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On September 25, 2008, former President George W. Bush signed the ADA Amendments Act of 2008 (the “ADAAA” or the “Act”) into law, broadening the definition of “disability” under the Americans with Disability Act (“ADA”). The ADAAA makes it easier for people to establish that they are protected by the ADA and overturns holdings in several well-known Supreme Court decisions, which had previously narrowed the “disability” definition.
The EEOC issued a Notice of Proposed Rulemaking in September 2009 to implement regulations addressing the ADAAA, and received well over 600 public comments in response. The final regulations were published in the Federal Register on March 25, 2011, and are designed to simplify the determination of who has a “disability” as defined by the ADA. See http://www.gpo.gov/fdsys/pkg/FR-2011-03-25/pdf/2011-6056.pdf. The regulations will become effective on May 24, 2011.
The final regulations differ from the proposed regulations in a variety of ways. For example, the final regulations modify or remove the list of impairments that would “consistently,” “sometimes,” or “usually not” qualify as disabilities. Rather, Section 1630.2(j) of the final regulations provides nine rules of construction to guide the analysis and explains that by applying those principles, some impairments will virtually always constitute a disability. Moreover, the final regulations endeavor to clarify the scope of the “substantially limits” definition and reincorporate an analysis of the “condition, manner or duration” under which a major life activity can be performed.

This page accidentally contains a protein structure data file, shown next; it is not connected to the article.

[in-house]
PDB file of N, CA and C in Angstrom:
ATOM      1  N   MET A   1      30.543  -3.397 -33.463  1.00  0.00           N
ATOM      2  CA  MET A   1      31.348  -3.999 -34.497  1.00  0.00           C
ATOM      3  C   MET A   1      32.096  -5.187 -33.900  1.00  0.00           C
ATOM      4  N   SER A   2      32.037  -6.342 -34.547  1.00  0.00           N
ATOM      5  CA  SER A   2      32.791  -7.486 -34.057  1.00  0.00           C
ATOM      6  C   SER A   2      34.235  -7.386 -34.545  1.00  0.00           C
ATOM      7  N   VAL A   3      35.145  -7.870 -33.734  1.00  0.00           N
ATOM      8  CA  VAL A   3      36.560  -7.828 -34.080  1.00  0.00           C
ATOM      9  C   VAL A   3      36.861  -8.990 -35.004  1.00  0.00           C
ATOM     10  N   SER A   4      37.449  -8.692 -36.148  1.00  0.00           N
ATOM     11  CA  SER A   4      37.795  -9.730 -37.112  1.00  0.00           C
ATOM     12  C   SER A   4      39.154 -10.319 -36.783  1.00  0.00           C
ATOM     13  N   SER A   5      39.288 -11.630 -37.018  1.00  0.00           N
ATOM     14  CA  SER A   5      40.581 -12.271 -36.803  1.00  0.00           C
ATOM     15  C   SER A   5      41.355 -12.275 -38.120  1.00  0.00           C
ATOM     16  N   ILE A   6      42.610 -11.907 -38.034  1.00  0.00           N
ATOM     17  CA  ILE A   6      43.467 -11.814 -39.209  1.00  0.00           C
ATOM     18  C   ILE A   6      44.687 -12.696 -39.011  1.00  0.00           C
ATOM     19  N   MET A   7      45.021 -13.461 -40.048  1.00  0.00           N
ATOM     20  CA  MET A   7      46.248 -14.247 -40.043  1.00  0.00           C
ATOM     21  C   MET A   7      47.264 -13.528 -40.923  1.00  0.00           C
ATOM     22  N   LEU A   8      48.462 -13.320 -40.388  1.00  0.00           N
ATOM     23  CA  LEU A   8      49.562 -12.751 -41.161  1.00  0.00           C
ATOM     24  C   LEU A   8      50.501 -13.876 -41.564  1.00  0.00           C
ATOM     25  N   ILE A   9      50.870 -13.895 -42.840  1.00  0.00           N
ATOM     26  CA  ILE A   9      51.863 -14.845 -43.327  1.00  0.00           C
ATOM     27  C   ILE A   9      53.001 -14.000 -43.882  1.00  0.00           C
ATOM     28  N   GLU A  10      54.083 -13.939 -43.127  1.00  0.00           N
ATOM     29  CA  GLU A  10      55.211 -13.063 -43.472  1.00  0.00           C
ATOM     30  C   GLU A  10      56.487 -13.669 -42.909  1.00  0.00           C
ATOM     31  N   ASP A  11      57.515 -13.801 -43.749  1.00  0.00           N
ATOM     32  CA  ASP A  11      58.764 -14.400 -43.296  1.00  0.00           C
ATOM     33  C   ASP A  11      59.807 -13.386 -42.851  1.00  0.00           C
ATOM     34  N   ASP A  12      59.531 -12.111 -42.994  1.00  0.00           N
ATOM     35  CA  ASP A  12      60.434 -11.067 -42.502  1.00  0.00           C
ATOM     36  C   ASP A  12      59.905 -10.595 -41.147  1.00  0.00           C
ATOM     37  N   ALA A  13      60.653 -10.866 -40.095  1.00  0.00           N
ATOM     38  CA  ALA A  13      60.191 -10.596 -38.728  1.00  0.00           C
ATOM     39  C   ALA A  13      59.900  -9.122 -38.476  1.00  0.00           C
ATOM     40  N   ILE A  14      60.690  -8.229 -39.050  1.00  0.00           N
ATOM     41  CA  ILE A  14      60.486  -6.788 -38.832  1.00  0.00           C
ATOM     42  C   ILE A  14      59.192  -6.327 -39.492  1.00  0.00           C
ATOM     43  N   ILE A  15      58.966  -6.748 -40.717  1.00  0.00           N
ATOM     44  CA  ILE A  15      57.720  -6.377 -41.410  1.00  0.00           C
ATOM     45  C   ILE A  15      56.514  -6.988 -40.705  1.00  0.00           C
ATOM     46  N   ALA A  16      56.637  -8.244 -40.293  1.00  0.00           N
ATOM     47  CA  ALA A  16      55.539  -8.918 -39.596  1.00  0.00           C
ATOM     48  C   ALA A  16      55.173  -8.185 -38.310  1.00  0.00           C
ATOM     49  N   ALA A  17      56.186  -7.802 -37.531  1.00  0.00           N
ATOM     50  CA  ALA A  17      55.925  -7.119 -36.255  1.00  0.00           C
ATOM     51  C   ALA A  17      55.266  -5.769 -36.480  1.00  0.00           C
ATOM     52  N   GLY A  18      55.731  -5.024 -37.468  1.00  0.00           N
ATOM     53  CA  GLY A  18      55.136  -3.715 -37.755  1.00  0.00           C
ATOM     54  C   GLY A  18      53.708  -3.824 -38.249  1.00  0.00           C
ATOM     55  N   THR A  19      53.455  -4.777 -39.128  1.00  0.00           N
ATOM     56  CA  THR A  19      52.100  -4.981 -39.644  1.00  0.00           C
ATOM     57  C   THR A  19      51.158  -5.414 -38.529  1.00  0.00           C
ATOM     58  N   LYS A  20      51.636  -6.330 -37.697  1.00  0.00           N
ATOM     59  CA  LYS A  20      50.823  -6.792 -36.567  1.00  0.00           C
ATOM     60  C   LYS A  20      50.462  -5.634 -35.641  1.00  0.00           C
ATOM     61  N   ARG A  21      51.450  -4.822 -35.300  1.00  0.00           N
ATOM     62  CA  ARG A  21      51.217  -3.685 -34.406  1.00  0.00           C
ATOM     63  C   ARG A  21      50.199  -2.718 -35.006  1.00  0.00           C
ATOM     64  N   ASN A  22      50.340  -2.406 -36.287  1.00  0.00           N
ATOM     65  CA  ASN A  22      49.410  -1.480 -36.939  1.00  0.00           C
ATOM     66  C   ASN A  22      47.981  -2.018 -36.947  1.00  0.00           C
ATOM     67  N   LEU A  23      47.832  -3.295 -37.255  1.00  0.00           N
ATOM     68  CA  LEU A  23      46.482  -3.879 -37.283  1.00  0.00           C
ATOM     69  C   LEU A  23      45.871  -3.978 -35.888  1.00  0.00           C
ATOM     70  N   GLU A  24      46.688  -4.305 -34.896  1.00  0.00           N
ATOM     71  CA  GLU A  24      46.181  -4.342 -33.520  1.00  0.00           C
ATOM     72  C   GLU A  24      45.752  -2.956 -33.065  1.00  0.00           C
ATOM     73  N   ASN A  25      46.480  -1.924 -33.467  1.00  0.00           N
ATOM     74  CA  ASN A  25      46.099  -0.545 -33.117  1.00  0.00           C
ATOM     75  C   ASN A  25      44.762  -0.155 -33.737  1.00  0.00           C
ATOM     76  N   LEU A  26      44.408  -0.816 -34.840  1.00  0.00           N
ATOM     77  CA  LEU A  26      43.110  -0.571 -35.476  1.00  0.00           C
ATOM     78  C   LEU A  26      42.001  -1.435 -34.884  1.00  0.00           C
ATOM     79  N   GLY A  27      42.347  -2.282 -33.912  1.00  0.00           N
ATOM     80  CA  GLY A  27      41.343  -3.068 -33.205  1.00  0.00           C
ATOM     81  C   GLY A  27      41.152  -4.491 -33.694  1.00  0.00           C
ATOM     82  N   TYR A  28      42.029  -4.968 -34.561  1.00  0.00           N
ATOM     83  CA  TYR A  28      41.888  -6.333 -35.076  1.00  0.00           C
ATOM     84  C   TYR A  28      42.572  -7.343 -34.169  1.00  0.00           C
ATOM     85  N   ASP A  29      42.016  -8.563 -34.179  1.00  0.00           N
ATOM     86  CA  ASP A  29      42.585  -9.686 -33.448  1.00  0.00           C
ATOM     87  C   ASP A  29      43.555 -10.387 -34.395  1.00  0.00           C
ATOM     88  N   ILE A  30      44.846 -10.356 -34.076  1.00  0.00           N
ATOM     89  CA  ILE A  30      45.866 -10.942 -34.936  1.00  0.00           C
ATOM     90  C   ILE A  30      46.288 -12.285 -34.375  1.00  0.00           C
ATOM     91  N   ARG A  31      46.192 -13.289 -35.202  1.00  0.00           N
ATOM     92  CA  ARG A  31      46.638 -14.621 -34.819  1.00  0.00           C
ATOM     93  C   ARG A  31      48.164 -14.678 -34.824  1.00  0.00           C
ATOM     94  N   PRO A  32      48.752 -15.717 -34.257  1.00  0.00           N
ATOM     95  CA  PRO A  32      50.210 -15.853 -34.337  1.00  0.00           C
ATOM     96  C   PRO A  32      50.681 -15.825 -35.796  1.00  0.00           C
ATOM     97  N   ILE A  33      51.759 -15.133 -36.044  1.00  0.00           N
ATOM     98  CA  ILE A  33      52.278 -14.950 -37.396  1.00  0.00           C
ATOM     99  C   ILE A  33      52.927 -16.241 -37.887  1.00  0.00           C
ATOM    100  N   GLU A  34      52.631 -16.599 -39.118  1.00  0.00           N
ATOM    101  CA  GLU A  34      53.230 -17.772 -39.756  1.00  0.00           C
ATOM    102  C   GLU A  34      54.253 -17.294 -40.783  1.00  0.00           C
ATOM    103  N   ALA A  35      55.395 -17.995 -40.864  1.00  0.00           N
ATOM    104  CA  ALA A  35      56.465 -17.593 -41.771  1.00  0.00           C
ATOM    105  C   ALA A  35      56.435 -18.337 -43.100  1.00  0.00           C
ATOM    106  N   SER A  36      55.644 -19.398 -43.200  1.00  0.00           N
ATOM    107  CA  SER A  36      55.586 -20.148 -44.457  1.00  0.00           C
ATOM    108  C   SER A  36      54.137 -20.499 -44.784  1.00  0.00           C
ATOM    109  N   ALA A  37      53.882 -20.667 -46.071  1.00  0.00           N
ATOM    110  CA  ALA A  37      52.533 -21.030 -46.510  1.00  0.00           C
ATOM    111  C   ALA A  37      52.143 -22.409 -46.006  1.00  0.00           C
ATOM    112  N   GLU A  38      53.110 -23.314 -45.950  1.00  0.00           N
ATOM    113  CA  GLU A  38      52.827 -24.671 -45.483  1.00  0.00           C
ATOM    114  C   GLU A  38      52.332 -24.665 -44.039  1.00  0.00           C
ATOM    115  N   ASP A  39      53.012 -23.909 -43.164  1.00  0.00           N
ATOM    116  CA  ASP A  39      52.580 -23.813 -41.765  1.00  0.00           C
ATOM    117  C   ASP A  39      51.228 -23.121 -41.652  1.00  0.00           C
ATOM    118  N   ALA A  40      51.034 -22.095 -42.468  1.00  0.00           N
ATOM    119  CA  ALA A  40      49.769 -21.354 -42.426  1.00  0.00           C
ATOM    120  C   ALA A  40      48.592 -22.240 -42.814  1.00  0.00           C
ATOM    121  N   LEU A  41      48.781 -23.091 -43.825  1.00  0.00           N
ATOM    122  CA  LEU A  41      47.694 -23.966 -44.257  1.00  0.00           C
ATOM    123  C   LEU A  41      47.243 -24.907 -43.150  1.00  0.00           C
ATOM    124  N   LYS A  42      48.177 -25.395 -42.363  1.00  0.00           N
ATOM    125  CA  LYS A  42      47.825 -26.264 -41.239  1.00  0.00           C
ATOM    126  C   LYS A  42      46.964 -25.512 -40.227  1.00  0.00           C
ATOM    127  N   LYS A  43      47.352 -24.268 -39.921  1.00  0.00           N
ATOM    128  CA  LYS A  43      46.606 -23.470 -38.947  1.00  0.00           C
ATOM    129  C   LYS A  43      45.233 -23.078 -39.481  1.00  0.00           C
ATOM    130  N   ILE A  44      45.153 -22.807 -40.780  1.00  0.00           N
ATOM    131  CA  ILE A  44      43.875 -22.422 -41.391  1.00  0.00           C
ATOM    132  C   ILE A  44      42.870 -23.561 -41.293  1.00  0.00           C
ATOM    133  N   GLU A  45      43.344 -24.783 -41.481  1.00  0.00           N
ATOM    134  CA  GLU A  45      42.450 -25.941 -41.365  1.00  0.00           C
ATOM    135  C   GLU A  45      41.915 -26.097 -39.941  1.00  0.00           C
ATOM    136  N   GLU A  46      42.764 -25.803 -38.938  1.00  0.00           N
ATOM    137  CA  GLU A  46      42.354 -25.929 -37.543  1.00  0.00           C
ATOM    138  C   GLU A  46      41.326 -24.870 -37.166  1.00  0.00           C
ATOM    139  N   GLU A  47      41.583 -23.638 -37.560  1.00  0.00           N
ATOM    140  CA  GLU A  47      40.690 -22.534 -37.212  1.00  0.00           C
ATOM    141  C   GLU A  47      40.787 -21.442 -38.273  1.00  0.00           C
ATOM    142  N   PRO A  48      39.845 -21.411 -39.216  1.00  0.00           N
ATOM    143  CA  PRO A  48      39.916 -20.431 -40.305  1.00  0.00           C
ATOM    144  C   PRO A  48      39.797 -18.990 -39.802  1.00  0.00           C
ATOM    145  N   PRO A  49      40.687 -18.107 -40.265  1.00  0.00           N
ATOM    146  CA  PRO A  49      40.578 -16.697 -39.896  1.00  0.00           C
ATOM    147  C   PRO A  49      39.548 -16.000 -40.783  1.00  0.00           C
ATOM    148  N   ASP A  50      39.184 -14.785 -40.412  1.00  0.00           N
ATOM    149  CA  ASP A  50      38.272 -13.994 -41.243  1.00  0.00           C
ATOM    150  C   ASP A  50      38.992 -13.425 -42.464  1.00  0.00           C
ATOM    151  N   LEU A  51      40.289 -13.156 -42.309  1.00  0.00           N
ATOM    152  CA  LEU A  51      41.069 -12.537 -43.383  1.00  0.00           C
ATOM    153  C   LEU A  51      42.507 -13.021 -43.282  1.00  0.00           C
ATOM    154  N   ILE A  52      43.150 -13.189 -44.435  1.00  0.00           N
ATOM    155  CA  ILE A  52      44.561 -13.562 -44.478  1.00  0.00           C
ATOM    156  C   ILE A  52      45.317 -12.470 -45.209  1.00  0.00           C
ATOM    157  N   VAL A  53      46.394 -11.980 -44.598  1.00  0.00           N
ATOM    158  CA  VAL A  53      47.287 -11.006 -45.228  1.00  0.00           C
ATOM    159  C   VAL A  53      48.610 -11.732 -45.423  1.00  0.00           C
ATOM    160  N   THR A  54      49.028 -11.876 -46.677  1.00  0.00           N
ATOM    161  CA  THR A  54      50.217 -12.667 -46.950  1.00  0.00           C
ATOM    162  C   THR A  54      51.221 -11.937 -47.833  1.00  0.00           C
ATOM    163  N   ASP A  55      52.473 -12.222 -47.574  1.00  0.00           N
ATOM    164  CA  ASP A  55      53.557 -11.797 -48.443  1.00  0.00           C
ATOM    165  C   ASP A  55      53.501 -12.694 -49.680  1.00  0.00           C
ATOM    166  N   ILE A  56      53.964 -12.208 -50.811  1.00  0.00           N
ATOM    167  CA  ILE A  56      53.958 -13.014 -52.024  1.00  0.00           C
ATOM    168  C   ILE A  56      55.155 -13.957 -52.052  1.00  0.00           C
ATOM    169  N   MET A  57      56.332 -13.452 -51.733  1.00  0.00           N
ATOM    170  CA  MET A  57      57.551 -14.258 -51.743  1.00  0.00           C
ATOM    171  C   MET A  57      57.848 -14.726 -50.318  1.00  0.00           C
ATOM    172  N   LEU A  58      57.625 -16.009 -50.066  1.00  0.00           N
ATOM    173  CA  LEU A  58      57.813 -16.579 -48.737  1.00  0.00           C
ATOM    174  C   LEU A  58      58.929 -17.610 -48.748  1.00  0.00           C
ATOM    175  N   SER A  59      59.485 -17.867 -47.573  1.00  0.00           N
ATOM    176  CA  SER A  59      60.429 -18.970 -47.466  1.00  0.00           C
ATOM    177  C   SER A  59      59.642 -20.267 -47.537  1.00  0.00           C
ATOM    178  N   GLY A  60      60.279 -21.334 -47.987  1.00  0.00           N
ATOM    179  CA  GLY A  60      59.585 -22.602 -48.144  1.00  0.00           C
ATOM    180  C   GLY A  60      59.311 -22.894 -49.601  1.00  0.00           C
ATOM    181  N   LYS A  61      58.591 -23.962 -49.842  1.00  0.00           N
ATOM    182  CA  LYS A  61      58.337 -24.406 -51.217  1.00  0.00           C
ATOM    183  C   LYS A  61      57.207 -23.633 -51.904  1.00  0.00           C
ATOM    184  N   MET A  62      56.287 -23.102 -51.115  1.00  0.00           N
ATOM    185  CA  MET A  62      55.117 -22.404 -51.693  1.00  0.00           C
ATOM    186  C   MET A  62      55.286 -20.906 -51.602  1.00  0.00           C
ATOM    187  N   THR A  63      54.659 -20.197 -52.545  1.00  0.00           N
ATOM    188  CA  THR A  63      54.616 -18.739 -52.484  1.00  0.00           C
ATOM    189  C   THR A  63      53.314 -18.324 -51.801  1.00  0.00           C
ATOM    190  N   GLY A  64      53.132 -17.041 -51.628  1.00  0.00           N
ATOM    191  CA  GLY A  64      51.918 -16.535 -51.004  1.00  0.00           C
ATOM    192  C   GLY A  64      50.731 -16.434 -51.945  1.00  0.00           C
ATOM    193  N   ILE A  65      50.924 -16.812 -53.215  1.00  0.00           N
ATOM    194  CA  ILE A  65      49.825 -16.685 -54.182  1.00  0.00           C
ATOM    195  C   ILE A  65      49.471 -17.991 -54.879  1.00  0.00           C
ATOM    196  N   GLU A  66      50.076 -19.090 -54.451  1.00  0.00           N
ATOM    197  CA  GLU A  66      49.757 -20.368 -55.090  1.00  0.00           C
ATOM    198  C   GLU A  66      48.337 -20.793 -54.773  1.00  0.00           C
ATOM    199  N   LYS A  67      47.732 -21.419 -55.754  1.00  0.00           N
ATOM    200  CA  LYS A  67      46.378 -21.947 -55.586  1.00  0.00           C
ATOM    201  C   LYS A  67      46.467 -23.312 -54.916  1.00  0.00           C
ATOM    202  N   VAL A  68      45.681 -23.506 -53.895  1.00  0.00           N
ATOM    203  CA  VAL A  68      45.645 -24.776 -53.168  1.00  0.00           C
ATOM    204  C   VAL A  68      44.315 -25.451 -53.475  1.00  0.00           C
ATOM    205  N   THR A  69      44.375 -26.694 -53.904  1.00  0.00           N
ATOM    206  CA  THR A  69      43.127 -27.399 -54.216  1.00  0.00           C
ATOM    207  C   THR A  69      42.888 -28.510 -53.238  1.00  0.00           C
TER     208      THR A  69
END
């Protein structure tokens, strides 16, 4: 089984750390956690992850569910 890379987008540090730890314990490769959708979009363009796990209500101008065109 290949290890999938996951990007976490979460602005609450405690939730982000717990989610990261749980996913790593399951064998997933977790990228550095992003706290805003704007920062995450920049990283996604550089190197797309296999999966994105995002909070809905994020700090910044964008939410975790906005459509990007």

To continue reading the alert, click on the PDF linked below. If you have any questions regarding the ADAAA final regulations or their application, please visit the Haynes and Boone Labor and Employment Practice page of our website or contact one of the attorneys listed below: